How to Distinguish Between Normal Memory Decline and Something More Serious
Your memory is something you use all the time to do basic, everyday activities like pour yourself a cup of coffee, catch up on work emails from the day prior, and reminisce with your friends about the fun times you had last weekend. A strong memory is also connected with your sense of self, which is why experiencing a lag as you age can feel so unsettling. Still, some memory loss is considered normal with age, notes Ilene Ruhoy, M.D., Ph.D., a neurologist. "Our word recall, or our recollection of events, faces, names, or tasks, can, at times, seem out of our grasp," she says. "As we age, our bodies and brains manifest the brunt of our lives and cellular machinery is not as optimal."
Aging is a normal part of life, and it affects nearly every organ in our body. But as far as our thinkers are concerned, getting older causes brain cells to degenerate and the connections between these cells to deteriorate, notes Don Vaughn, Ph.D., a neuroscientist with the Department of Psychology at UCLA. "Like all cells in our body, brain cells eventually die, and when one dies that's involved in representing a memory, the strength of that memory will be reduced," he says. "Similarly, if the connections between brain cells representing memory are weakened over time, the memory will also fade, which can disrupt the network of neurons that hold a memory."
In addition to age, there are a variety of reasons for cognitive decline, including genetics, lifestyle, and environmental exposures. Other risk factors—that can influence not only the chance of memory loss, but also the severity—include diabetes, cardiovascular disease, infectious and toxin exposure, pro-inflammatory food choices, poor and chronic gut health, sleep disorders, and prolonged stress, notes Dr. Ruhoy.
The good news? Most memory decline is not a sign of something serious, but it can be. Dementia, an umbrella term for a set of symptoms related to loss of memory and judgement, among other things, can start off slowly and worsen through years and even decades, explains Dr. Ruhoy. Some signals that indicate your memory decline is more serious are: asking repeated questions; not being able to come up with words in your sentences; mixing up words when speaking; having trouble completing tasks in a timely manner (or at all); misplacing items in places of comfort, such as your home or workplace; and unexplained mood changes. While there's no magic pill to permanently stop this decline, especially if you are ultimately diagnosed with Alzheimer's disease or other dementia-related conditions, there are ways to strengthen your brain and memory as you age. Here, specialists share their best tips.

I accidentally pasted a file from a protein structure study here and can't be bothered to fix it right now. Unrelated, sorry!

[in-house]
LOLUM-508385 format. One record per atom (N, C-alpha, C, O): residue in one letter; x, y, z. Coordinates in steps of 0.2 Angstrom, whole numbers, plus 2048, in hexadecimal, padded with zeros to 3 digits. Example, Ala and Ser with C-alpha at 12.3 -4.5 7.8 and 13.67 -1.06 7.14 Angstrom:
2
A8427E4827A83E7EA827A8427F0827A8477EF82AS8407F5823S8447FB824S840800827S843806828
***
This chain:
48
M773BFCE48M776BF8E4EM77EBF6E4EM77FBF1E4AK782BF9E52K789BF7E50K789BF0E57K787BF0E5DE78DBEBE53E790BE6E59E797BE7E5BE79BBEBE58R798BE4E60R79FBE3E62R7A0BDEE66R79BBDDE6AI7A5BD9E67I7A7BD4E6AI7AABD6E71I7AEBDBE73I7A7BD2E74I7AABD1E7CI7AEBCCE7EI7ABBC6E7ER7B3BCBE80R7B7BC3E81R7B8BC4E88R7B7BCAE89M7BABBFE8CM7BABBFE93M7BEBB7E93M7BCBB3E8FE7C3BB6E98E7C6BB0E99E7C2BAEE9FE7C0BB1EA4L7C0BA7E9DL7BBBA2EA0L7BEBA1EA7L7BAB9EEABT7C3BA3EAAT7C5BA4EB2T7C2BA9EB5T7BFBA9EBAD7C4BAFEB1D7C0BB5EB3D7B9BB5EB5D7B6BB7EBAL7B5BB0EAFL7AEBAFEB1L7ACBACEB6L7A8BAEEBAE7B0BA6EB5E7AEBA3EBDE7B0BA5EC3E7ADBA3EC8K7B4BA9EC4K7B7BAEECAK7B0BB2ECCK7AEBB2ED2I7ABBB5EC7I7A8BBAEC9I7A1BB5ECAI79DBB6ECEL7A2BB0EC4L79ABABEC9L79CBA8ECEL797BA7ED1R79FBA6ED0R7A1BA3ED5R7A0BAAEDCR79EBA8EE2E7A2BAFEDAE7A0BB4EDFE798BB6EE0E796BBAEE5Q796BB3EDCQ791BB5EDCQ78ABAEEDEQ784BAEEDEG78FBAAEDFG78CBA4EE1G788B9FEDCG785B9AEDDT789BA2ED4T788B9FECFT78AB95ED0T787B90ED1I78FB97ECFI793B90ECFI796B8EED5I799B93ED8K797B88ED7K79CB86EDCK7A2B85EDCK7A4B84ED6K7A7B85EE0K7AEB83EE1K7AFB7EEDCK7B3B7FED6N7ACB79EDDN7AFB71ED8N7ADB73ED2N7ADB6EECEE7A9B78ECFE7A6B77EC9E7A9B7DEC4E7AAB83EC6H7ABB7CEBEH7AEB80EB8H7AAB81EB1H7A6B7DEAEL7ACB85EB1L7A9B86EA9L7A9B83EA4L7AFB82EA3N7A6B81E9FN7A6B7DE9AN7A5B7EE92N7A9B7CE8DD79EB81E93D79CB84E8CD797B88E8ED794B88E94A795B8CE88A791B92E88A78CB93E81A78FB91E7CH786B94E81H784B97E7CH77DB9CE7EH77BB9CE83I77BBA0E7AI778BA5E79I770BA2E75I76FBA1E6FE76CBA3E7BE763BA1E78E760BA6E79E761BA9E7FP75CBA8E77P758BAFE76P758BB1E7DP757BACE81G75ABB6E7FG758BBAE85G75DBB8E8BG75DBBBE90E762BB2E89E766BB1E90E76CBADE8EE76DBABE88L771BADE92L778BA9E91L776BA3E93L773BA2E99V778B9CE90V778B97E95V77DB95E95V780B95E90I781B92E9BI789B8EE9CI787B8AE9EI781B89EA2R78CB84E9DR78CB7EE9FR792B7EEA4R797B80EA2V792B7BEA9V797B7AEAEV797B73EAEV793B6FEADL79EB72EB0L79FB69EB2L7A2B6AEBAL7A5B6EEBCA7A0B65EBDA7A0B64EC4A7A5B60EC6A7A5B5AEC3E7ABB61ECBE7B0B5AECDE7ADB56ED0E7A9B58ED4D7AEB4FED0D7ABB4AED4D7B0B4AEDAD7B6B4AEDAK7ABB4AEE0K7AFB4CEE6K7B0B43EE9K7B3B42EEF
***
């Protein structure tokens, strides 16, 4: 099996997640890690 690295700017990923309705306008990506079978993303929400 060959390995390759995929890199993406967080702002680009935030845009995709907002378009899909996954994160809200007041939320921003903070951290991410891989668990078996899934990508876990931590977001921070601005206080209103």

Stay Cognitively Active
In order to strengthen specific areas of your brain, you have to use them, notes Dr. Vaughn. "The brain recycles parts that aren't in use, so if you don't stay cognitively active by using your memory frequently, it's likely to lose it faster," he says. "Whether staying active means keeping intellectually engaged at work, reading, playing bridge or even 'brain games' is up to you, but whatever it is, don't stop—and maybe even do more."
Avoid Rough Contact Sports
Increasing research is finding a connection between contact sports, such as football, and neurological problems later in life—most notably chronic traumatic encephalopathy (CTE). And the longer people play these sports, the more at risk they are for brain conditions. "Your brain cells don't like it when they slam into your skull at high speeds," says Dr. Vaughn. "The less knocking your head is exposed to, the longer your brain cells will likely stay alive."
Interact with Loved Ones
"The benefits of one's interpersonal social connections have only really come to light in the last few decades," says Dr. Vaughn. "There are potential effects on mood, heart disease, and you guessed it, the brain." Not only is interacting with others a core part of being human, but it's also likely to keep the brain active, he adds.
Consume a Gut-Healthy Diet
Nutrition often drives the health of our gut, but our microbiome can sometimes have a life on its own, explains Dr. Ruhoy, who is also a gut council member for Jetson Probiotics. In other words, your microbiome depends on many factors, including when and how you were born, what you ate early in life, and where you have lived. "Learning about your gut health is important, as so much is now understood about the relationship between the gut and the brain," she says. "Focusing on foods that are tolerant to your gut is an essential step, but it is also important to care for the gut lining so that it is a hospitable environment for healthy gut flora." She recommends taking a high-quality probiotic and focusing on gut-friendly foods like yogurt, kefir, miso, kimchi, and almonds.